Pueblo Steelworkers to vote on Oregon Steel proposal

Six years, three months and 11 days after 1,000-plus Steelworkers walked off the job in Pueblo, Colorado, their dispute appears to be at an end.

Portland-headquartered Oregon Steel Mills and the United Steelworkers of America (USWA) announced Jan. 14 an agreement that would end the strike, which became a lockout when strikers agreed to return to work in January 1998 and were refused reinstatement.

The Colorado steel mill where they struck, Colorado Fuel and Iron, since renamed Rocky Mountain Steel Mills, is a subsidiary of Oregon Steel Mills.

USWA President Leo Gerard called the settlement “a bittersweet victory.” In a statement to the press, Gerard said “no settlement can truly compensate Pueblo’s steelworkers, their families and their community for the devastation and suffering they were forced to endure.”

The agreement includes a new five-year contract and a voluntary settlement of the unfair labor practice charges filed by both sides with the National Labor Relations Board (NLRB). Before taking effect, the deal will have to be approved by the NLRB, ratified by a vote of the union members, and get a thumbs-up from the company’s lenders, board and stockholders.

Two weeks after the announcement, no date for the union vote had been set, but the union negotiating team is scheduled to present the deal to workers at a meeting Feb. 9. The unit includes members of USWA Locals 2102 and 3267.

The terms of the settlement agreement and five-year contract include:
• The reinstatement of any workers who have yet to return to the positions they held before the strike. [Most workers who wanted reinstatement have been brought back gradually over the last few years, working alongside replacement workers who will continue to work for the company.]
• A back pay award of $2,500 per person, plus 4,000 newly-issued shares of company stock, currently valued at between $5 and $6 a share.
• A 10-year profit sharing obligation consisting of 25 percent of the Pueblo unit’s pre-tax profit, up to $3 million a year total for the first five years and $4 million a year for the second five.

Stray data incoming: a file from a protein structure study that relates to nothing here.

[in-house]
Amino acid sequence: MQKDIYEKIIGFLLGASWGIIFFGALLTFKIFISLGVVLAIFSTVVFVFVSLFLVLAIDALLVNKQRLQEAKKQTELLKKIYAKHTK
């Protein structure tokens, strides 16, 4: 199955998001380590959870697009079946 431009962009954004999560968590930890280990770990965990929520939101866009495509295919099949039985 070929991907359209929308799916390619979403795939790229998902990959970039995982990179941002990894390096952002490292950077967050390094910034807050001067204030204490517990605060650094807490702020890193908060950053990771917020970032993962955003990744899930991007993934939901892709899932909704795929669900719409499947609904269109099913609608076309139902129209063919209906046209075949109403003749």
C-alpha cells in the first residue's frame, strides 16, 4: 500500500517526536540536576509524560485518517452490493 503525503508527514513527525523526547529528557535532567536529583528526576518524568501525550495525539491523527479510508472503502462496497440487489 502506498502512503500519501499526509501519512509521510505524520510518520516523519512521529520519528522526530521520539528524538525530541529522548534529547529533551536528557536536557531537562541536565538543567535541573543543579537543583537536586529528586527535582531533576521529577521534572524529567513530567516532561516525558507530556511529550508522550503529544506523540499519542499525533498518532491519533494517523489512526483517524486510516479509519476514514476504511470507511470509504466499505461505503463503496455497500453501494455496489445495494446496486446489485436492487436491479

• Wage increases of approximately 10 percent over five years.
• Improvements to the pension plan, including pension credit for the period of the labor dispute and permission for up to 200 employees to take early retirement.
• The right of the union to designate a member of the company’s board of directors.
• Company neutrality in the event of future union organizing campaigns at its Napa, Calif., and Portland facilities.

In May 2000, a federal administrative law judge agreed with the union that the company was guilty of labor law violations, and ordered immediate reinstatement with back pay for all strikers. That case was still on appeal awaiting a hearing by a five-member board in Washington, D.C., at the time of the settlement. The longer the case dragged out, the more the company’s potential back-pay liability grew, a fact which may have been a factor in the company’s decision to settle the dispute.

Relations between the union and the company had been in deep freeze until president and chief executive officer Joe Corvin stepped down in July 2003 and was replaced by Jim Declusin.

In the company’s statement announcing the deal, Declusin said that at the time of the strike neither side foresaw the severe consequences the strike would have on both sides. “After such a long period of time, there were no winners,” Declusin said. “Today we have put the dispute behind us and look forward to working together with our workforce.”

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